We all can get overwhelmed by stress in our lives from time to time. How many of the following situations are you dealing with right now? Caring for your children or your elderly parents. Working for an unreasonable boss, having unreasonable productivity standards at work, or doing the work of two. Your bills are overdue and you need to go grocery shopping because the fridge is empty except for a jar of mayonnaise. You are late for work again and your gas tank is empty. Your car needs new brakes, but your checking account is overdrawn. Many of us are coping with these things I’ve listed on a daily basis. This constant onslaught is what brings stress into our lives.
Where Does Stress Come From
Stress is our body's natural way of coping with pressures in our lives. Our stress response has actually developed over many decades via the evolutionary process into what it is today. As such, it is a process meant first and foremost, to protect us. Think of it like an early warning system there to protect you from the dangers you might face in your daily life.
Your caveman ancestor faced a very dangerous world. He never knew when he would be attacked by a wild animal, become infected by unknown and unseen microorganisms, freeze to death, or otherwise face an early death. Because of this, his body developed the fight-or-flight response to prepare him to outlive these threats. This fight-or-flight response is still with us today and forms the basis of our stress response.
Symptoms of Stress
Stress can look different in different people, but has several common signs and symptoms. Some of these are:
Feelings of anxiety or overwhelm
Shortness of breath
A feeling of dread
A feeling of panic
Difficulty enjoying activities like usual
Difficulty concentrating, memory problems
Increased sensation of pain
Getting sick often and easily
Feelings of restlessness
When you don’t deal with your stress on a regular basis and allow it to build up, it will become what we call chronic stress. This brings with it a whole host of problems which include many different health problems like high blood pressure, heart disease, grinding teeth, feeling pressured and overwhelmed, digestive issues, insomnia, appetite changes, depression, anxiety, aches and pains, migraines, arthritis, diabetes, obesity, alcohol or substance abuse, and other health problems. You can see how it might be in your best interest to manage your stress.
How to Manage Your Stress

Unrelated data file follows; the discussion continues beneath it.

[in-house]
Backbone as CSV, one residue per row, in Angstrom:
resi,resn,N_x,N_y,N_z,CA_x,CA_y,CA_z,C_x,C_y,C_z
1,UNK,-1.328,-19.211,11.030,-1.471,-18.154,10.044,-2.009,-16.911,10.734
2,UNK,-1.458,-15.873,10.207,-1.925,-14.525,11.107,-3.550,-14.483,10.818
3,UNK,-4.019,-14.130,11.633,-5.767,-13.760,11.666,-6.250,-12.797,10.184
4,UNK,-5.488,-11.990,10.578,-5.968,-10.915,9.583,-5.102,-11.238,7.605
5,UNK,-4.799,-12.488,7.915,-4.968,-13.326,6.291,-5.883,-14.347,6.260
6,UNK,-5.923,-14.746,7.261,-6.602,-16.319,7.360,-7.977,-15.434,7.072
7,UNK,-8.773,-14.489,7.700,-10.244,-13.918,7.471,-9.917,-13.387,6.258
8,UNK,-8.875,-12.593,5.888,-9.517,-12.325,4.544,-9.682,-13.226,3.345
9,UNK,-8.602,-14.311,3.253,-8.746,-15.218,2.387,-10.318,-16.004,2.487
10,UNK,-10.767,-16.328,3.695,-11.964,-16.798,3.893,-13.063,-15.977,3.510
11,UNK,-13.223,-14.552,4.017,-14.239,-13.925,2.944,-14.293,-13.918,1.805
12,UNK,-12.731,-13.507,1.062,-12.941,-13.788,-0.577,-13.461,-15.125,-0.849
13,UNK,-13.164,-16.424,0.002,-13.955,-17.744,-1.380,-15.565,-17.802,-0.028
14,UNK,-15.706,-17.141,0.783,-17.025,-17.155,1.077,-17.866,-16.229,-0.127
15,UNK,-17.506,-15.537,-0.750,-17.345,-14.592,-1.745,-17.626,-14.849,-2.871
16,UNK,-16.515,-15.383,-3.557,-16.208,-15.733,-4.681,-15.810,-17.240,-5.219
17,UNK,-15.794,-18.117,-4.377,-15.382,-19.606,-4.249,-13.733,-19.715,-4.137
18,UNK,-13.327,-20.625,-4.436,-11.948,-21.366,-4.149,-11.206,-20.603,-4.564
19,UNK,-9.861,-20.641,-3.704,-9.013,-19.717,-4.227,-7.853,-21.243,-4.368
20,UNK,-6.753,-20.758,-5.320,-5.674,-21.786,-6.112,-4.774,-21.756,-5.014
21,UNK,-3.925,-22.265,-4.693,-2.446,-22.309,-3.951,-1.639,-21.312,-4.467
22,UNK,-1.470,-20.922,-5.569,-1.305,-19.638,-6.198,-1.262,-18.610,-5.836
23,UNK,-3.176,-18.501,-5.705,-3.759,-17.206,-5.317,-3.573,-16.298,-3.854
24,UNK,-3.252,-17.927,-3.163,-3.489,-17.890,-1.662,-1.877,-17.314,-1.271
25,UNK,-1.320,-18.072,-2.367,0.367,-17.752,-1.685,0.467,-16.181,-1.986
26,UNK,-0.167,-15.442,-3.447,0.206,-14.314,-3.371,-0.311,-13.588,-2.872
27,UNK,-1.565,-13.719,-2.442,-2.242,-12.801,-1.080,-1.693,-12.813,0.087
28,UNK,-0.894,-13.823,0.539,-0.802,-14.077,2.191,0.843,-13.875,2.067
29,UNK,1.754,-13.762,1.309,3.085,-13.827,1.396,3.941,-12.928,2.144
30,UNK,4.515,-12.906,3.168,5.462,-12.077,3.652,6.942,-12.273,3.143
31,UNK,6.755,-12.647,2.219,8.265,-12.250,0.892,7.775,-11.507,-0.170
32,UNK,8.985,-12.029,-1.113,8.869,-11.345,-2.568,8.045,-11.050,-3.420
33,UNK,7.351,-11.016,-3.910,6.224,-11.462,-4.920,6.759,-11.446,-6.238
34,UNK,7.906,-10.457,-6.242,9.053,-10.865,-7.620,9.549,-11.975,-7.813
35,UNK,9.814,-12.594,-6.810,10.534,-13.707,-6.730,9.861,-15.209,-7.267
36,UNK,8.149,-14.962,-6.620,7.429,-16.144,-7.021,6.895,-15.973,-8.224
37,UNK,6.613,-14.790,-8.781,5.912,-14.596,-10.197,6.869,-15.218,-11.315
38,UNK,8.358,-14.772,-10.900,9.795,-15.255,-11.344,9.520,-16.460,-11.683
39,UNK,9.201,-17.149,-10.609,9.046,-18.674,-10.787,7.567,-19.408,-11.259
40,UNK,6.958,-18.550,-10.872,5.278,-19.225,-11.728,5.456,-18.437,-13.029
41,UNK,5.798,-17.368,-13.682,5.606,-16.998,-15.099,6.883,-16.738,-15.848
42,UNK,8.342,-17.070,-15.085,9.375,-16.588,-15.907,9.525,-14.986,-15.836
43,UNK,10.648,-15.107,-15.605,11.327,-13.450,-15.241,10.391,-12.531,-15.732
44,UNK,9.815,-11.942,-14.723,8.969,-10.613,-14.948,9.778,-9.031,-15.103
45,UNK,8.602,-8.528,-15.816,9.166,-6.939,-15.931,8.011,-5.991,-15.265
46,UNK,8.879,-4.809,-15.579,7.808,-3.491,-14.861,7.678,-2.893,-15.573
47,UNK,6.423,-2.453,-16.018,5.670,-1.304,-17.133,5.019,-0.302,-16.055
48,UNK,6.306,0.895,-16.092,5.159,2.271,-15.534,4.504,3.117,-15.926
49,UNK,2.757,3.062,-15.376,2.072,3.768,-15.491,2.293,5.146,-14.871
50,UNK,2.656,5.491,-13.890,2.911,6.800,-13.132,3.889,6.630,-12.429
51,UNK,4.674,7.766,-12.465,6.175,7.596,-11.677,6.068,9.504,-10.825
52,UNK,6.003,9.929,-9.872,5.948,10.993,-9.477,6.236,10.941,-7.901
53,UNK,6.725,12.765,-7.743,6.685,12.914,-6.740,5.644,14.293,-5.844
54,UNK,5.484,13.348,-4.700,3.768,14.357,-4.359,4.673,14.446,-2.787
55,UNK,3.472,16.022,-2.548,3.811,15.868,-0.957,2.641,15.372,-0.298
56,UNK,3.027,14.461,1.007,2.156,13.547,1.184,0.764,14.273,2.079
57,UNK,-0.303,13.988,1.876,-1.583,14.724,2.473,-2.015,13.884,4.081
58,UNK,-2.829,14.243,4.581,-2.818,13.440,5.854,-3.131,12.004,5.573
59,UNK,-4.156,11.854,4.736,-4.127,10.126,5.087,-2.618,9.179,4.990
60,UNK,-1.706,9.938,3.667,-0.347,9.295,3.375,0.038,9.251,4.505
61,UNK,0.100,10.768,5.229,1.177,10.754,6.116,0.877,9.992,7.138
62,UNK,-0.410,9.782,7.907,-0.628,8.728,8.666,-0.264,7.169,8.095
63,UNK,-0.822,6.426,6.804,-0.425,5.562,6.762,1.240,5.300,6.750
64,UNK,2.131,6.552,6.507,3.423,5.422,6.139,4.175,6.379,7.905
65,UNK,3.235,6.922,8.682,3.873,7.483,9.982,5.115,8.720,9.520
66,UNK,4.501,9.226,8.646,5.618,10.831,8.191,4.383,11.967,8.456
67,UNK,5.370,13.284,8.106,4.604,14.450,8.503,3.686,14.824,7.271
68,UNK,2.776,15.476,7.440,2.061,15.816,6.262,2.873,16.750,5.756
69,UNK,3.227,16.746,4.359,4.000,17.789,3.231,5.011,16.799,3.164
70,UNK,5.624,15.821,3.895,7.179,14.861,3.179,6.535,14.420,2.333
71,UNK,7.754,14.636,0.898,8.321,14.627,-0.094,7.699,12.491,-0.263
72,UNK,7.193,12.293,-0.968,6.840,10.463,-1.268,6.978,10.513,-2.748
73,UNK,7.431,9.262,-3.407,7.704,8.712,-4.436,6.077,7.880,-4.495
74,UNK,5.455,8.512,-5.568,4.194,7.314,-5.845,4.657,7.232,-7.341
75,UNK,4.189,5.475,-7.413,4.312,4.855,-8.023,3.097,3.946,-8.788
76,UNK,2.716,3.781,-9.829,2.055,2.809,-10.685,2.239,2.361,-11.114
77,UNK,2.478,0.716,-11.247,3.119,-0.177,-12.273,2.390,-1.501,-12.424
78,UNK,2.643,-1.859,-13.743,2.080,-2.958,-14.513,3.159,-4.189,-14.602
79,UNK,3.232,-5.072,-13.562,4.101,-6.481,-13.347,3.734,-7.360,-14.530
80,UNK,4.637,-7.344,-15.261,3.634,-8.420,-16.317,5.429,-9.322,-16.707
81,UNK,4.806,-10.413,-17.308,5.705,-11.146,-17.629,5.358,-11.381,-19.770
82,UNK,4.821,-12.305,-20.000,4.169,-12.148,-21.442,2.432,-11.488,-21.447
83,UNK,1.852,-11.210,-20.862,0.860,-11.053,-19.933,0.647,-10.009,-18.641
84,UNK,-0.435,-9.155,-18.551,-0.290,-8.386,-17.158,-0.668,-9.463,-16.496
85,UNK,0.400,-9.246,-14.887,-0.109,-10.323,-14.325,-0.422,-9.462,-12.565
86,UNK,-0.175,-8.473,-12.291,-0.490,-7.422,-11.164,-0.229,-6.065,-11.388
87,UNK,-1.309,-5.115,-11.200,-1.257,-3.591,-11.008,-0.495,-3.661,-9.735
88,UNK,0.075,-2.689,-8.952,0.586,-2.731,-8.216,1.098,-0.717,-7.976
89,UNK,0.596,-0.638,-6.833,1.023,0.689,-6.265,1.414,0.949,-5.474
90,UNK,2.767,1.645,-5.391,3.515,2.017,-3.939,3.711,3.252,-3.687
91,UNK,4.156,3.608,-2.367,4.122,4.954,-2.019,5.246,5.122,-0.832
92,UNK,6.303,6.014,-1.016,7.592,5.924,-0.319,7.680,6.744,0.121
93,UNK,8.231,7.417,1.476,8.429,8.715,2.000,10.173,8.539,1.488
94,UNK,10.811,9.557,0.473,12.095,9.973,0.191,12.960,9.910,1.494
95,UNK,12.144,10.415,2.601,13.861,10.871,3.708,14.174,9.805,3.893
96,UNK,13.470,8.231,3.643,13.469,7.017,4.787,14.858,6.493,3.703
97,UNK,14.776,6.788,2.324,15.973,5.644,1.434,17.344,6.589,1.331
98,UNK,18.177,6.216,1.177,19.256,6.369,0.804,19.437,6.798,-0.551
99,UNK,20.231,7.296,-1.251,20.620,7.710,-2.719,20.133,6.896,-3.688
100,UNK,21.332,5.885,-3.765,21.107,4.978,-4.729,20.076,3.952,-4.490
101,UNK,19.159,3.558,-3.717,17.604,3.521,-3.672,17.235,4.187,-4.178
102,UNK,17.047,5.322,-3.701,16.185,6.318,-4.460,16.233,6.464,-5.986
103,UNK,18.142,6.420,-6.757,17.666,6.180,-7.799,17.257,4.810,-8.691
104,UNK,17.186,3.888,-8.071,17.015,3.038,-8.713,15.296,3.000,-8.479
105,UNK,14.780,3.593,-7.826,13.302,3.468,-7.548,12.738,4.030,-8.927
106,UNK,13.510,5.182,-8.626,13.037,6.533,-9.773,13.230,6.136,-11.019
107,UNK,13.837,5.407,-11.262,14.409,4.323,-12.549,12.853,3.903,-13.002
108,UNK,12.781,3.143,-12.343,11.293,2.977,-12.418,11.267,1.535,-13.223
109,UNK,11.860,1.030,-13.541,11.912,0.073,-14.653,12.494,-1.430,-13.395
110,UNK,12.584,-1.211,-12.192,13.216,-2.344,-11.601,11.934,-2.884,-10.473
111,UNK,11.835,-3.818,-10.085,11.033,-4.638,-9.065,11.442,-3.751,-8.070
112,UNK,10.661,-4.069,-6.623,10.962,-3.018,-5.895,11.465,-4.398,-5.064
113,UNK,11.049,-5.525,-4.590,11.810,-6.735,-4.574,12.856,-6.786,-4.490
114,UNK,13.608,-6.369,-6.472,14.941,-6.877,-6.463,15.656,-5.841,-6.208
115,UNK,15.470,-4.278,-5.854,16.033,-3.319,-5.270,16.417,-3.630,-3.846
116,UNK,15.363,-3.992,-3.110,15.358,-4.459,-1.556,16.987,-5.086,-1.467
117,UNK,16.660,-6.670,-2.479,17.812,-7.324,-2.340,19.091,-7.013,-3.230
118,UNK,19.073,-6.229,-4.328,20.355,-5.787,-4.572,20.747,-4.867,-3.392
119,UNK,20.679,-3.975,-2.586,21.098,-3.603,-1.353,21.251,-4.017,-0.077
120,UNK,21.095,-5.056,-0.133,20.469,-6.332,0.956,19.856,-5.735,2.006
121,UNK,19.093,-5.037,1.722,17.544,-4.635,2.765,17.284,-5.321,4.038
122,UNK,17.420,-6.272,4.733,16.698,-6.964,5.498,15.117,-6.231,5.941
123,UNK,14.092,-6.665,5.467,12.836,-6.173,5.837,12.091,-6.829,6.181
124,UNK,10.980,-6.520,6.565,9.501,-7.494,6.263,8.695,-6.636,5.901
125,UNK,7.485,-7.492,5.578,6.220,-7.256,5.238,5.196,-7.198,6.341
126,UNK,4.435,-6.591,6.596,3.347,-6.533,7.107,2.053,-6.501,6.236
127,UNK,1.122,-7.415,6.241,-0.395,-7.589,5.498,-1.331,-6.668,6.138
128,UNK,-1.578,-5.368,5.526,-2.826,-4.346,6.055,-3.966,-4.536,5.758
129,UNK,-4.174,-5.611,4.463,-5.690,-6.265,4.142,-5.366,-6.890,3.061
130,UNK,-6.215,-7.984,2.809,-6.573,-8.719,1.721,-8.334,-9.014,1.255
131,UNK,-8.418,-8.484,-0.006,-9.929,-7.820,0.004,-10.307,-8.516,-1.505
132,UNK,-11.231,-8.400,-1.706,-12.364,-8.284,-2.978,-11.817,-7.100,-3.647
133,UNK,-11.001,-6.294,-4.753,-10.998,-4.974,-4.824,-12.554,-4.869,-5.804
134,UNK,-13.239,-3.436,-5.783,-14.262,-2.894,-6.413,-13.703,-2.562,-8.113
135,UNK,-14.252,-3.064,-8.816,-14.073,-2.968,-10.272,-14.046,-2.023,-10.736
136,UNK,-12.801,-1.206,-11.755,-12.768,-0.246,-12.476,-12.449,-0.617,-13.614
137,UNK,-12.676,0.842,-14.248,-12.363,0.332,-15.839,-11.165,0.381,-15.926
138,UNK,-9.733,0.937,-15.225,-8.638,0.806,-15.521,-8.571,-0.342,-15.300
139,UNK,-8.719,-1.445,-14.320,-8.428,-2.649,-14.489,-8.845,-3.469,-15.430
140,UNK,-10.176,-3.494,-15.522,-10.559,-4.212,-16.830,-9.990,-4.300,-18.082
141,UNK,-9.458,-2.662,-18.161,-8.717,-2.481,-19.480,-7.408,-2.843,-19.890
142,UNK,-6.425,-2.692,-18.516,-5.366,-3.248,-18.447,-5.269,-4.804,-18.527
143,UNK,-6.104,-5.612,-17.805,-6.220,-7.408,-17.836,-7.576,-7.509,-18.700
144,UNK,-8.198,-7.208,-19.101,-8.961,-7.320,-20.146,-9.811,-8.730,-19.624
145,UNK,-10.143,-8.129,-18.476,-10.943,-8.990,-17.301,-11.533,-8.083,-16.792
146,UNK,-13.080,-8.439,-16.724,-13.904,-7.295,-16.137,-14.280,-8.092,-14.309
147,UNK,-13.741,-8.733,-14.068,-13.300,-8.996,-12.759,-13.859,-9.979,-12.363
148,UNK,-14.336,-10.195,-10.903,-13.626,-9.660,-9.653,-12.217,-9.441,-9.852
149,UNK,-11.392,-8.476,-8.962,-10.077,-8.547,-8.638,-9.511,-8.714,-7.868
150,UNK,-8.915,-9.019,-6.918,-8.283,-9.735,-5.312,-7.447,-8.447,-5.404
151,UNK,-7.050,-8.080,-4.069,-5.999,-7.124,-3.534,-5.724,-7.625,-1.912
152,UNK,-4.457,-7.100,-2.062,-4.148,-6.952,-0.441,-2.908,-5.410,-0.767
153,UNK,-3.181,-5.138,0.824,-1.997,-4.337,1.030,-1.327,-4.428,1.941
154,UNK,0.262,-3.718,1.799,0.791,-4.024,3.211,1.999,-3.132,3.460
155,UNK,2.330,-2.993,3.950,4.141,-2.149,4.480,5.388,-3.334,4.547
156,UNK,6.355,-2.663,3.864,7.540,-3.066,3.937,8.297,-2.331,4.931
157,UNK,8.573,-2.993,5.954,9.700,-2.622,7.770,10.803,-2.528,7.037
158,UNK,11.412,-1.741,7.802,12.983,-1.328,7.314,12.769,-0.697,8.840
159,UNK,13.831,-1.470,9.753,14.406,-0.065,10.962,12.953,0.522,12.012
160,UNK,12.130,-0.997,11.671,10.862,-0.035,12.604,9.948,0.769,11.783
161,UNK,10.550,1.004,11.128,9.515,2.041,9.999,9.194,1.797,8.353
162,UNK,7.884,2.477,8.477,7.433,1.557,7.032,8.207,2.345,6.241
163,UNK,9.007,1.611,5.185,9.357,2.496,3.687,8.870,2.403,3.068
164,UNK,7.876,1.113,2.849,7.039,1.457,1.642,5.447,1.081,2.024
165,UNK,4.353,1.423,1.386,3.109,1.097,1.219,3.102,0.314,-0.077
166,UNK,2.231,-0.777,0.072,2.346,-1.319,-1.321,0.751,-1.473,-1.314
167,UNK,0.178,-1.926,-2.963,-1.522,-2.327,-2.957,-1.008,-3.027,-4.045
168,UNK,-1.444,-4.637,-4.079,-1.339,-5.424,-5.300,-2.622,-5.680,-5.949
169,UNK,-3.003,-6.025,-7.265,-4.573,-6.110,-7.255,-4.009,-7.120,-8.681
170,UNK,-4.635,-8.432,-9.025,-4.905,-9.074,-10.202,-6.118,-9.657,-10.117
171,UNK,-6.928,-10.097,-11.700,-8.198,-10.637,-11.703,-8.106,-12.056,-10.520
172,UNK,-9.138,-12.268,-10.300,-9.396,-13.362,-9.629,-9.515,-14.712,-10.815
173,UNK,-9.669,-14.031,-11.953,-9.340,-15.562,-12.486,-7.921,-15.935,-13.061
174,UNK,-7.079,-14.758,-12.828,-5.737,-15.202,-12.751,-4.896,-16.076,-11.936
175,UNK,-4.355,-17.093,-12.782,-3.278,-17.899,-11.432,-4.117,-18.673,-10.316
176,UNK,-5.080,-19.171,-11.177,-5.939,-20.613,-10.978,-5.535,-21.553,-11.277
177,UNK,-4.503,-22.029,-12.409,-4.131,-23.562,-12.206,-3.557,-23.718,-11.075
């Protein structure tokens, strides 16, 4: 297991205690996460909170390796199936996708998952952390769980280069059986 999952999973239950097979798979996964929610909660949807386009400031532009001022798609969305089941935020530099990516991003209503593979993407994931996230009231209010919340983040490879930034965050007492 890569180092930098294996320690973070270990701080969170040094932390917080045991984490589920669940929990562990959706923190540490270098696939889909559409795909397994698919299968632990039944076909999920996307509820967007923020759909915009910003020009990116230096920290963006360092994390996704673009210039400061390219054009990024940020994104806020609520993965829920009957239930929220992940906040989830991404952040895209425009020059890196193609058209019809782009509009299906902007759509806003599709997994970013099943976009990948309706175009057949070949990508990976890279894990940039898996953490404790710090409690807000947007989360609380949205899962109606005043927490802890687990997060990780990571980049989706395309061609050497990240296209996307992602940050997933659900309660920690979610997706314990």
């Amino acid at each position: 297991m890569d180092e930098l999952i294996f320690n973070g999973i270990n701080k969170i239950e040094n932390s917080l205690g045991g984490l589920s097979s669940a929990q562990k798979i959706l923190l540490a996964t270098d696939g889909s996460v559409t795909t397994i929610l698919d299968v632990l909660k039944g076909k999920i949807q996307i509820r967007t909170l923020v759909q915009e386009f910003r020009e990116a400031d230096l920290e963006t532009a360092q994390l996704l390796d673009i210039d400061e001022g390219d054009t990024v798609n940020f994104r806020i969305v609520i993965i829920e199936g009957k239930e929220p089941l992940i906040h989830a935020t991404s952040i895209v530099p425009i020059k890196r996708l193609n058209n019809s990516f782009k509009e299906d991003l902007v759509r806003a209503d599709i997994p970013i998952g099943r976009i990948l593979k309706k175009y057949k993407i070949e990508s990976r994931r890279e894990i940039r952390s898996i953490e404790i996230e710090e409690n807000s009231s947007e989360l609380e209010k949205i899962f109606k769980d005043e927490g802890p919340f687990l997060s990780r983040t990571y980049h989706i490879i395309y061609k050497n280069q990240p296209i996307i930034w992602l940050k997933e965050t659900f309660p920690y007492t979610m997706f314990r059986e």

1. Establish healthy sleep habits. Current recommendations are that adults need 7 hours of sleep per day.
2. Eat a healthy diet. This will help you to fight off the effects of stress. I think we all know what this entails- a good mix of colorful fruits and veggies, lean meats, whole grains, and healthy fats. Nothing fancy here.
3. Exercise regularly. This will help you to produce the good hormones that counteract stress in your body. Find something that you enjoy so it will be easier to establish a regular pattern.
4. Find a mindfulness practice that you can do regularly. This can be as simple as deep breathing or can be something like meditation, Tai Chi, or yoga. Research shows that deep breathing will start up the parasympathetic system which actually reverses the effects of fight or flight. Check out this previous blog on deep breathing here. Stretching is great as well. Research shows that it will relax tightened muscles. It also increases Serotonin levels in the body which will improve your mood and release the effects of stress and tension.
5. Limit tobacco, alcohol, and marijuana. Although using these substances may help you to feel more relaxed in the short term, they generally increase your stress in the long term. These substances can increase tension, behavioral acting out, and consequences, as well as ultimately increase feelings of depression and anxiety.
6. Allow yourself some downtime. If you are in the habit of filling every minute of every day with some sort of activity, or if you need to be productive at all times, then you are increasing your stress. Taking some time to do something you enjoy, or time to even do nothing can be really healing and rejuvenating for you. Strive for a balance in your day between doing those things you have to do, and those that you want to do. If not that, then at least work in a few periods of downtime throughout the week.
7. Build a support system that you can rely on. Having people in your life who you can call on at a moment’s notice or who will emotionally have your back is incredibly important. Having supportive people in your life helps to mitigate the detrimental changes stress can cause in your brain. It’s really that important.
8. And now, a few fun ways to fight stress! Life doesn’t have to be all serious all the time. Sometimes you just have to break loose. Try some of these fun ways to fight stress:
a. Trade massages with your partner
b. Go dancing
c. Take a bubble bath
d. Bake something yummy
e. Fill a page with doodling
f. Read a story, or listen to a story on tape
g. Finish a puzzle
h. Listen to a comedy routine
i. Drink some OJ (foods high in vit C will help reduce stress)
j. Listen to some music
k. Go for a bike ride
l. Blow up a balloon (it forces you to deep breath)
m. Paint a picture
n. Laugh! This will reduce cortisol levels, which, in case you forgot, is the stress hormone
Not managing your stress effectively can lead to chronic problems including depression and anxiety. Make stress management a part of your regular self-care routine and you can’t go wrong! And if you need help or would like to talk more about this topic, please follow the link for information on self-esteem counseling and confidence building.